NYSE and Nasdaq Propose Clawback Rule Listing Standards: What Public Companies Need to Know

3 minute read

Last year the Securities and Exchange Commission (SEC) adopted long-awaited executive compensation recovery rules (the Clawback Rules). Those Clawback Rules instructed national securities exchanges (such as NYSE and Nasdaq) to propose new listing standards to require exchange listed companies to develop and implement a policy providing for the recovery, in the event of a required accounting restatement, of incentive-based compensation received by executive officers where that compensation is based on the erroneously reported financial information (a Clawback Policy).

Last week NYSE and Nasdaq each released their proposed listing standards, which remain subject to SEC review and approval. The NYSE and Nasdaq proposed listing standards are available here and here.

Below we cover key takeaways from the proposed listing standards and what actions exchange listed companies should take now.

Key Takeaways:

The proposed listing standards for both NYSE and Nasdaq:

  • model the requirements of the Clawback Rules, with no additional standards or disclosure obligations; and
  • will become effective on the date the SEC approves them, which will occur no later than November 28, 2023.

Exchange listed companies should begin to brief key stakeholders about the final Clawback Rules, prepare a compliant Clawback Policy (including obtaining written stakeholder consent to the policy) and plan for adopting the policy shortly after the listing standards become effective.

Do the proposed listing standards differ from the final Clawback Rules?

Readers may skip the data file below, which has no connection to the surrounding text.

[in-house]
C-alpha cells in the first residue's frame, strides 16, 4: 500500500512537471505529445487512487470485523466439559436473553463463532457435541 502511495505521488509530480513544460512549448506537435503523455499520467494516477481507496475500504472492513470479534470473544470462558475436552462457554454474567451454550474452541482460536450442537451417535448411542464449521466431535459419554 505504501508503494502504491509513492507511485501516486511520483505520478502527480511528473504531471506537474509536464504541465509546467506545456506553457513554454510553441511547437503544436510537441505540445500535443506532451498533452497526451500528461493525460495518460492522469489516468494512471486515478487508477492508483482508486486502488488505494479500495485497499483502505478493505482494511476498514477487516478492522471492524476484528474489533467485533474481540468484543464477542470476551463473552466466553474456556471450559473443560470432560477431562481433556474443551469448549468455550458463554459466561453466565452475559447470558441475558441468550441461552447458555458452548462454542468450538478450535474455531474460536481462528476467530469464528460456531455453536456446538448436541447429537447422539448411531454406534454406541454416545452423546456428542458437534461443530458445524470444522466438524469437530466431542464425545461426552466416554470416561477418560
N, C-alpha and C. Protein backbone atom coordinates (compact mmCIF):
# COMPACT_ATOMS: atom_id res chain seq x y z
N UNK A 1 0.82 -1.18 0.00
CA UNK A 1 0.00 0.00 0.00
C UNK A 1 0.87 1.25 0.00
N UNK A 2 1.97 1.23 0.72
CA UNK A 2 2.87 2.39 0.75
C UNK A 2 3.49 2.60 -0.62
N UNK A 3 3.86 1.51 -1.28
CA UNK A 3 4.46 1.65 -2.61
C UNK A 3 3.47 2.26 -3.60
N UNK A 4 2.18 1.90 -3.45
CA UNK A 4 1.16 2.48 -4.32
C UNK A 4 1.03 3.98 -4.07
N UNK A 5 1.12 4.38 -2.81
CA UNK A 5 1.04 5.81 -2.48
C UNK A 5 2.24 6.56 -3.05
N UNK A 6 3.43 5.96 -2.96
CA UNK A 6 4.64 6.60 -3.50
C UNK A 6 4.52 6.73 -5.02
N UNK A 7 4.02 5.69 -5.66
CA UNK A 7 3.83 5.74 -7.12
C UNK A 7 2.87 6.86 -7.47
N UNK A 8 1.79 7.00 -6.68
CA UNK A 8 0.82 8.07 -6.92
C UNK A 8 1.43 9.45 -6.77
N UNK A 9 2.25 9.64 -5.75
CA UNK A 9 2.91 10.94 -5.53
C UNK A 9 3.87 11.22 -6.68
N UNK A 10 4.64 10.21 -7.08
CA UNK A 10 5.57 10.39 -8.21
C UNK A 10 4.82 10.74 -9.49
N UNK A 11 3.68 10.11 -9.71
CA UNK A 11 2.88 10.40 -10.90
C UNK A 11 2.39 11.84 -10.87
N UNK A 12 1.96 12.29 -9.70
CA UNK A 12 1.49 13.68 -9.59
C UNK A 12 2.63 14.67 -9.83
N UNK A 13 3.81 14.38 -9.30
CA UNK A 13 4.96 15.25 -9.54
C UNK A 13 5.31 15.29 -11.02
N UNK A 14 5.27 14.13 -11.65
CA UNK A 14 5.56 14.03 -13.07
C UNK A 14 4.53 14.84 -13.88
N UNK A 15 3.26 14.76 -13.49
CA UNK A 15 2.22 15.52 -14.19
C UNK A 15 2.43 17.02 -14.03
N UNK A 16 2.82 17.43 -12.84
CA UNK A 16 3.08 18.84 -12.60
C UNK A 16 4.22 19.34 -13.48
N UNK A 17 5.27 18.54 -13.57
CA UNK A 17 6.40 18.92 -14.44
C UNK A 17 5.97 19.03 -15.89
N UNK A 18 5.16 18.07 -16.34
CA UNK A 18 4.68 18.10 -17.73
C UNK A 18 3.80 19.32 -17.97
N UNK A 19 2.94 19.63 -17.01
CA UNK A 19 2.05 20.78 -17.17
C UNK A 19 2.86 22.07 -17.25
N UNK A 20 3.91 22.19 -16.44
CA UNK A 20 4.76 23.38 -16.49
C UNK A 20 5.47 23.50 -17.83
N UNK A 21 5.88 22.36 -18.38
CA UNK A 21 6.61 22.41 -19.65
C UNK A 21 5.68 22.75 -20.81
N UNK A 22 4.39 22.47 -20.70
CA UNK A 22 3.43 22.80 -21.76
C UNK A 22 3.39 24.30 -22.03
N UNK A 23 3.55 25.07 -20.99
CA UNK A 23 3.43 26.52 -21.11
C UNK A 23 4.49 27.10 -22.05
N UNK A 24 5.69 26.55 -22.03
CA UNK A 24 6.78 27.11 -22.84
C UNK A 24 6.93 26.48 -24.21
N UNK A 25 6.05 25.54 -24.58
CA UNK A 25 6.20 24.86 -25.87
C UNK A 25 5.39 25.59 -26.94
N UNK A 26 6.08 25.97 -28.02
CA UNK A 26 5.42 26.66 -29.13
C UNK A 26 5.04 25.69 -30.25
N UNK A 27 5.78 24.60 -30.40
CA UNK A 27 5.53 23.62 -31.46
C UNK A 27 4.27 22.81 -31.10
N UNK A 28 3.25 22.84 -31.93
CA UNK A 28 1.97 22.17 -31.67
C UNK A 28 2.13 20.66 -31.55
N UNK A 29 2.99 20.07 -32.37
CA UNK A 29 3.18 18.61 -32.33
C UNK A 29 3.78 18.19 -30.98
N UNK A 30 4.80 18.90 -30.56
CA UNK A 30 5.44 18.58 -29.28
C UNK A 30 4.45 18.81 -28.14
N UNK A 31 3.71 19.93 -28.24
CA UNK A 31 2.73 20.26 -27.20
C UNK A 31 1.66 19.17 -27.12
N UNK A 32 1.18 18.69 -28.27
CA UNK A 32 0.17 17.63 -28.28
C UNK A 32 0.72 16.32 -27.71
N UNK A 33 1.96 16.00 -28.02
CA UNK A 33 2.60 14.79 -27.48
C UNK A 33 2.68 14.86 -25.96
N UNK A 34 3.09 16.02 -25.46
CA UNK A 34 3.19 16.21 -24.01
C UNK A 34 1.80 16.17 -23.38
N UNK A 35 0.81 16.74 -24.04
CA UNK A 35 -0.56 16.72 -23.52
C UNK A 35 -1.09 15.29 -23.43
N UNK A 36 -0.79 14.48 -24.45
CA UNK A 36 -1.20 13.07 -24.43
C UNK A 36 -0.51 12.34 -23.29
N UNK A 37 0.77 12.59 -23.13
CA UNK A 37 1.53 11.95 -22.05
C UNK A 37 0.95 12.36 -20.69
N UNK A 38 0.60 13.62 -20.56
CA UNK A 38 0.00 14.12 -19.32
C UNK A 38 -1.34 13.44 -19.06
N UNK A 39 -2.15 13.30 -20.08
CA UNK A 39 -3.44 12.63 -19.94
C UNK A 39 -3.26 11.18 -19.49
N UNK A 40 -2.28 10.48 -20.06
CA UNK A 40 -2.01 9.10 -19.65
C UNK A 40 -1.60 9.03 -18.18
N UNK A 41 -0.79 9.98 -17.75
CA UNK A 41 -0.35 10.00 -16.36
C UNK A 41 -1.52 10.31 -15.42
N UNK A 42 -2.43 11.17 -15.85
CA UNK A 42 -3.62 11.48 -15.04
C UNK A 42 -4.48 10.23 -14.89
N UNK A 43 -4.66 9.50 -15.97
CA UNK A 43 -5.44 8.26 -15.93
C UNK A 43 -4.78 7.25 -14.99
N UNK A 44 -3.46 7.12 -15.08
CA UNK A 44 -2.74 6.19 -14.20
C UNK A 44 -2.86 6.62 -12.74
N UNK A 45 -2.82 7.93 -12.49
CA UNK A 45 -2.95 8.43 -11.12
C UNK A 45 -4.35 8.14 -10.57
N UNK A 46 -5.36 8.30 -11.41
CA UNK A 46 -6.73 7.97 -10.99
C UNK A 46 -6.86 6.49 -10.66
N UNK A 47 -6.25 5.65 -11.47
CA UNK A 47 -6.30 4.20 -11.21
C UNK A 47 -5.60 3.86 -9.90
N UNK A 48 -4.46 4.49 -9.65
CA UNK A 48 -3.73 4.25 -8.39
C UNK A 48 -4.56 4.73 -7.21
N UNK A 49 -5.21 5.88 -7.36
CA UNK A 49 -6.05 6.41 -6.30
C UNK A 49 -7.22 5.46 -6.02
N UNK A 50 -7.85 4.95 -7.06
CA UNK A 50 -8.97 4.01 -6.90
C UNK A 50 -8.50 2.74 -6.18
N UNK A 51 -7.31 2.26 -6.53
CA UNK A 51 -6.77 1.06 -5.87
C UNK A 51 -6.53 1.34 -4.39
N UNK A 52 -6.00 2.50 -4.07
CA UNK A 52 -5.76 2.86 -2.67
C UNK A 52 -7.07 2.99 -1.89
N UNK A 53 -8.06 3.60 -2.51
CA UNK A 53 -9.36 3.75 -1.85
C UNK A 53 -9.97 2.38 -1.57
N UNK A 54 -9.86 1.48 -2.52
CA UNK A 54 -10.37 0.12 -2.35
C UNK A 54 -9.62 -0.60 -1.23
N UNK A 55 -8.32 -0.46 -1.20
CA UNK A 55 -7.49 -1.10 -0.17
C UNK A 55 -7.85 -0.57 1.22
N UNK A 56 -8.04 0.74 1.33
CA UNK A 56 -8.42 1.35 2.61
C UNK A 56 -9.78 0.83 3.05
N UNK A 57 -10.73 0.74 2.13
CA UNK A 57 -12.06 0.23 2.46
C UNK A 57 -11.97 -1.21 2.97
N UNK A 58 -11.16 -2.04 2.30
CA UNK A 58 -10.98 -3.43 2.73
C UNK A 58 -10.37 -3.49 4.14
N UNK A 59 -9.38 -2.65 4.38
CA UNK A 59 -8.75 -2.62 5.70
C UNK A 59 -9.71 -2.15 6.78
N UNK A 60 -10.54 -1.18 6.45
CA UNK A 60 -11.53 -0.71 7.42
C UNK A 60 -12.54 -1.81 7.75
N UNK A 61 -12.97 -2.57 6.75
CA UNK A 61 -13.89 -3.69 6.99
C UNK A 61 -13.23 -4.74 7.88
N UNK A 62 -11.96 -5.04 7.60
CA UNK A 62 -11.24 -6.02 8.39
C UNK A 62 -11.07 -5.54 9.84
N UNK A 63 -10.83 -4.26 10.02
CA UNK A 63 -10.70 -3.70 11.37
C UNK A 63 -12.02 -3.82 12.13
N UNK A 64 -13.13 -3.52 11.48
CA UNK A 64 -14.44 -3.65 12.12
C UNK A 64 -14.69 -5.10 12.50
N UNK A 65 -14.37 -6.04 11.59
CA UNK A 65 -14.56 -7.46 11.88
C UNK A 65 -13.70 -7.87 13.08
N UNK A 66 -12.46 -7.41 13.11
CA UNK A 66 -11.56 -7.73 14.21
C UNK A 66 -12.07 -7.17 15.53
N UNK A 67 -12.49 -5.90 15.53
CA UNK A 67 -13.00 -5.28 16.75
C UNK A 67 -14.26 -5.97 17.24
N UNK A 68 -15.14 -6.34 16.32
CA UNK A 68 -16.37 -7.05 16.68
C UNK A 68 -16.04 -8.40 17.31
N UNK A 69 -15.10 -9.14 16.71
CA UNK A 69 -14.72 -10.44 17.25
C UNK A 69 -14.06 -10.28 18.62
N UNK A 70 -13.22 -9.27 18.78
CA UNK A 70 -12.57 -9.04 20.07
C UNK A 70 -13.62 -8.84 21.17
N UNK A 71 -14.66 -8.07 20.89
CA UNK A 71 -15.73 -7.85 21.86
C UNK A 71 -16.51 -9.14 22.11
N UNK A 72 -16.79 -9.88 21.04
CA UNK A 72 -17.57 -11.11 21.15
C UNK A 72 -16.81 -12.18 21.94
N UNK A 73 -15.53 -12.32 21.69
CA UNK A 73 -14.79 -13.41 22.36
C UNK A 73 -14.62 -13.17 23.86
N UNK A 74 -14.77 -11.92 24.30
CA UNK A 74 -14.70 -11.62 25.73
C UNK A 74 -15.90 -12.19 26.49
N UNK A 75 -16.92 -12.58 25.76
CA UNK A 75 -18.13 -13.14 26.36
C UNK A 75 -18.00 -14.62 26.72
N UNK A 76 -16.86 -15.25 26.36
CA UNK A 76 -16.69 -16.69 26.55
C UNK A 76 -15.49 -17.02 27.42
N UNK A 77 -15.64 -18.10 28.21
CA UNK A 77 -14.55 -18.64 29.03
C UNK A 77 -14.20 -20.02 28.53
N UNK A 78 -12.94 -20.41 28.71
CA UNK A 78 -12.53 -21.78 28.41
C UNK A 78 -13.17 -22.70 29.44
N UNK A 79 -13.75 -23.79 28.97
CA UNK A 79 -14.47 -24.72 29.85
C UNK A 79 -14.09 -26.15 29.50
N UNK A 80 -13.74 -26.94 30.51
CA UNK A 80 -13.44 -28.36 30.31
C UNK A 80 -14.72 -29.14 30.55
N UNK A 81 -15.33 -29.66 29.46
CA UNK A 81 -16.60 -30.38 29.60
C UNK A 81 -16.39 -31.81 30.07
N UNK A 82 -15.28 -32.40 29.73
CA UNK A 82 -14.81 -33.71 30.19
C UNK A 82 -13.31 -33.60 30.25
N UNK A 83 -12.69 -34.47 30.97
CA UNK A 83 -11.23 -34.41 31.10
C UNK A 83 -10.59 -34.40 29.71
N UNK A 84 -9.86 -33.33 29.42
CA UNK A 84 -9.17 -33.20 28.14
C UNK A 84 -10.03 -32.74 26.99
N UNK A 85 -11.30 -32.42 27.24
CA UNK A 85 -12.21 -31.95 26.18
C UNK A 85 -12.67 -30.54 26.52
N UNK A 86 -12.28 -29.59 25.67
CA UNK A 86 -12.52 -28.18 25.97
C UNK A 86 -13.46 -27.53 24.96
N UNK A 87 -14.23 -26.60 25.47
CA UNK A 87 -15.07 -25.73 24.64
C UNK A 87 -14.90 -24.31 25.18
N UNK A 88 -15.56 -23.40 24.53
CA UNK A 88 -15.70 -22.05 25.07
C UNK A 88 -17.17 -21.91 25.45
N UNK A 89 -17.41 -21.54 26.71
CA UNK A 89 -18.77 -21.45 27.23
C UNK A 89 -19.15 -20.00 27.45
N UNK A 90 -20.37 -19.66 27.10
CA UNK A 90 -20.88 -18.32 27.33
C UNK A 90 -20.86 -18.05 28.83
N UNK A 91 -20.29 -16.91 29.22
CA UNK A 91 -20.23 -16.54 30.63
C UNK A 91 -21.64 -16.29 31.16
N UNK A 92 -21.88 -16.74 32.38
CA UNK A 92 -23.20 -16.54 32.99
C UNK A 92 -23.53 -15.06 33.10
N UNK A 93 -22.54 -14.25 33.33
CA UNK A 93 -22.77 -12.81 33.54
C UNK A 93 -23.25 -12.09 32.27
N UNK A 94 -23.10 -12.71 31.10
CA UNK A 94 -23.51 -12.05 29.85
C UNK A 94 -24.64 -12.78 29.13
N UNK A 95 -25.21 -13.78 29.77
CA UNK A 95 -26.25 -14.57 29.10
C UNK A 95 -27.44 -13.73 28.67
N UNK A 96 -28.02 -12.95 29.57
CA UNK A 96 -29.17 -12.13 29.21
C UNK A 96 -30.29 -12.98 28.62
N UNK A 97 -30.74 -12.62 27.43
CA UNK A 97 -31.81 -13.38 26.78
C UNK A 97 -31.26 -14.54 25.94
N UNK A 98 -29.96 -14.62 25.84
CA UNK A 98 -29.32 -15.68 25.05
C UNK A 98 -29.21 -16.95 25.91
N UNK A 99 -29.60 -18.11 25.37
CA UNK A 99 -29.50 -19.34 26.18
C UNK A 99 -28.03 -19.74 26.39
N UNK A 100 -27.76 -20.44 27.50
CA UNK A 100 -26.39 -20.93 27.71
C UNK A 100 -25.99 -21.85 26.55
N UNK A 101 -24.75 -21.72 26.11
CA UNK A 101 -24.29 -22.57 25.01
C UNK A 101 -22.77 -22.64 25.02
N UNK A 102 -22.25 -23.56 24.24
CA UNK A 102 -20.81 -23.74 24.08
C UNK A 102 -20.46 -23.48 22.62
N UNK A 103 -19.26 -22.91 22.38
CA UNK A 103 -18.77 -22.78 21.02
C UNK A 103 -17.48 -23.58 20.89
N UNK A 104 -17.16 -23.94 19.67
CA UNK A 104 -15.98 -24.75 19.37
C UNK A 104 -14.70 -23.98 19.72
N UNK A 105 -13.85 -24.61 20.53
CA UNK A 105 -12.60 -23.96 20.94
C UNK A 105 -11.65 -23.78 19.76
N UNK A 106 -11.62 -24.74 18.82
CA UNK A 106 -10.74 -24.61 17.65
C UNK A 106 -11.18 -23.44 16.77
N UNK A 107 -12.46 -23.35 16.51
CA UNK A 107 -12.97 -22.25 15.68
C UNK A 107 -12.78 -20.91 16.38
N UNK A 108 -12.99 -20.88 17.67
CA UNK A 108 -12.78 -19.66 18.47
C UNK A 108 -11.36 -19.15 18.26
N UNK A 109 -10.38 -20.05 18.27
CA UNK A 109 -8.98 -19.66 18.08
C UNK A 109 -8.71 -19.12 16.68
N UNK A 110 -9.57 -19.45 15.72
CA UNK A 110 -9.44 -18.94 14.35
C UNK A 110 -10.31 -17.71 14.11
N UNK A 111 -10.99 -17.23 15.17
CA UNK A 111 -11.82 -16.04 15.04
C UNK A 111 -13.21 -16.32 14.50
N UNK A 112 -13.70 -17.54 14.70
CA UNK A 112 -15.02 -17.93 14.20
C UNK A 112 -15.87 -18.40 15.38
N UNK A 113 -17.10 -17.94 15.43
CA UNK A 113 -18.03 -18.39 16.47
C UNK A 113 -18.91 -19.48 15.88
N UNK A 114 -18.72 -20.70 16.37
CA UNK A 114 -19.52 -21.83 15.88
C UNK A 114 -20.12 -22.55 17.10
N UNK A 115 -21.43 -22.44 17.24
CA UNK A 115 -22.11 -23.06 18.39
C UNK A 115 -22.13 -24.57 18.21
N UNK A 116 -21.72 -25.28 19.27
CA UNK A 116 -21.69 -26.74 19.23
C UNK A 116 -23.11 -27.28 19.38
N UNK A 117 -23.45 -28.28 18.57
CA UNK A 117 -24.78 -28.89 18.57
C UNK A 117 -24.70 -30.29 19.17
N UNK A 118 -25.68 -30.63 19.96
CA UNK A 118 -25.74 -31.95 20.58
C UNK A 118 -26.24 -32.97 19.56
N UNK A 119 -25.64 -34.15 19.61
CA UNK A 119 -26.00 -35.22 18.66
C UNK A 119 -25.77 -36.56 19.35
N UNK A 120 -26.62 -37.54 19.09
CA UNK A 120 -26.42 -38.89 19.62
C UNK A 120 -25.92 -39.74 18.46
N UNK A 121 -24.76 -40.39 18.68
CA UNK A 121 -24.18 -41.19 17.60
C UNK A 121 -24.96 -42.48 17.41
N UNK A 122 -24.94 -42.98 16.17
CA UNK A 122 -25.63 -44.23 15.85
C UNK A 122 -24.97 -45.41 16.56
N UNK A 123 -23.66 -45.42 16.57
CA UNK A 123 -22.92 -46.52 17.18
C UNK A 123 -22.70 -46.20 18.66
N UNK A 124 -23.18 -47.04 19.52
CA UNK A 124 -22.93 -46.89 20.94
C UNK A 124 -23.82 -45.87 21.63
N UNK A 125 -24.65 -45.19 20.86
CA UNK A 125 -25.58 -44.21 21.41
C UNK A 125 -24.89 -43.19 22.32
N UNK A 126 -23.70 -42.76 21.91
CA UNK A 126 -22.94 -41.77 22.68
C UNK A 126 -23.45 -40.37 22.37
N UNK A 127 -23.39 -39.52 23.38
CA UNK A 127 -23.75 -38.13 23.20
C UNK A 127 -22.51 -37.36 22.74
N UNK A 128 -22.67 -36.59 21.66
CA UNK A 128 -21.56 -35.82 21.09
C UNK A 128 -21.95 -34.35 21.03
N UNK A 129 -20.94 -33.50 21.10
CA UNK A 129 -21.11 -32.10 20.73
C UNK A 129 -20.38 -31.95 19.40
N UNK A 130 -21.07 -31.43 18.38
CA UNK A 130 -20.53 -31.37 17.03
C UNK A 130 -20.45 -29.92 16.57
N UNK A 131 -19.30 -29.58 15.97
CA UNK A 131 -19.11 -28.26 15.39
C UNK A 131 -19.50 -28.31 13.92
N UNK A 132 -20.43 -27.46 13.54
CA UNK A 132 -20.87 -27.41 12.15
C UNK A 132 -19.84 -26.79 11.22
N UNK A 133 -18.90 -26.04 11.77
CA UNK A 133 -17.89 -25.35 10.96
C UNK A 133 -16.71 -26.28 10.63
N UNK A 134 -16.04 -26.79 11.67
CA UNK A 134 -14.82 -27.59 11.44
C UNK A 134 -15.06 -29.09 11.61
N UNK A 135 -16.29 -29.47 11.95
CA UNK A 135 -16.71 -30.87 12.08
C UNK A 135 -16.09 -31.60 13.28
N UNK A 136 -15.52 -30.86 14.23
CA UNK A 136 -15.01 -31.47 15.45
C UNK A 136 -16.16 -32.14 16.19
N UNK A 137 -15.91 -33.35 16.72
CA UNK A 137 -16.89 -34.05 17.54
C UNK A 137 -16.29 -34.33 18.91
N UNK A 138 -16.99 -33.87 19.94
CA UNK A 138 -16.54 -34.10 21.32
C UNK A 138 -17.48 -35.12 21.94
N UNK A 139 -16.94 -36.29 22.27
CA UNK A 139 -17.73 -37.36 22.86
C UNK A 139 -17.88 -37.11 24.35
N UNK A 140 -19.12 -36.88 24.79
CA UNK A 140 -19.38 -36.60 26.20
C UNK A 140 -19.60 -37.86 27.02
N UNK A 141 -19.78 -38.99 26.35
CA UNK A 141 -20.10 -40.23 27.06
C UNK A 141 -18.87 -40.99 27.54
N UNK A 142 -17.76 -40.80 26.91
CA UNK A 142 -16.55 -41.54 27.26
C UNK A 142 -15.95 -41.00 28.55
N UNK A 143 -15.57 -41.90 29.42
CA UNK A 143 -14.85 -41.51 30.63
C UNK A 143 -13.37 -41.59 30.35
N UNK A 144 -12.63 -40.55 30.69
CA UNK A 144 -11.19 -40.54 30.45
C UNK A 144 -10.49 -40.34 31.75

The proposed listing standards apply the same obligations, permit the same limited exemptions, and use the same defined terms. Among other things, the proposed listing standards also provide for the exchange delisting process applicable in the event of noncompliance. Neither exchange has proposed listing standards that would require Clawback Policy features or related disclosure obligations beyond the scope of the final Clawback Rules.

For additional details about the final Clawback Rules and a model Clawback Policy suitable for both NYSE and Nasdaq listed companies, see our previous client alert: What You Need to Know About the SEC’s Final Clawback Rules.

When will the listing standards become effective?

The listing standards for each exchange will become effective on the date the SEC approves them (the Effective Date), which could occur as early as 30 days after the listing standards are published in the Federal Register, or as late as November 28, 2023.

What should NYSE or Nasdaq listed companies do now?

Under the final Clawback Rules each listed company will be required to:

  • adopt a Clawback Policy no later than 60 days following the Effective Date;
  • comply with the Clawback Policy on or after the Effective Date; and
  • provide the disclosures required by the Clawback Rules on or after the Effective Date.

Since the SEC may act quickly to approve the proposed listing standards, listed companies are advised to begin to:

  • brief key stakeholders, such as Compensation Committee members, Board members, executive officers and finance personnel, about the final Clawback Rules, related disclosure obligations and consequences of noncompliance;
  • prepare a compliant Clawback Policy; and
  • establish a plan to adopt such policy and implement related disclosure controls and procedures shortly after the listing standards are approved.

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We will continue to monitor developments under these new standards. If you have any questions regarding these new standards, please contact one of the listed authors of this article, or your regular Orrick contact.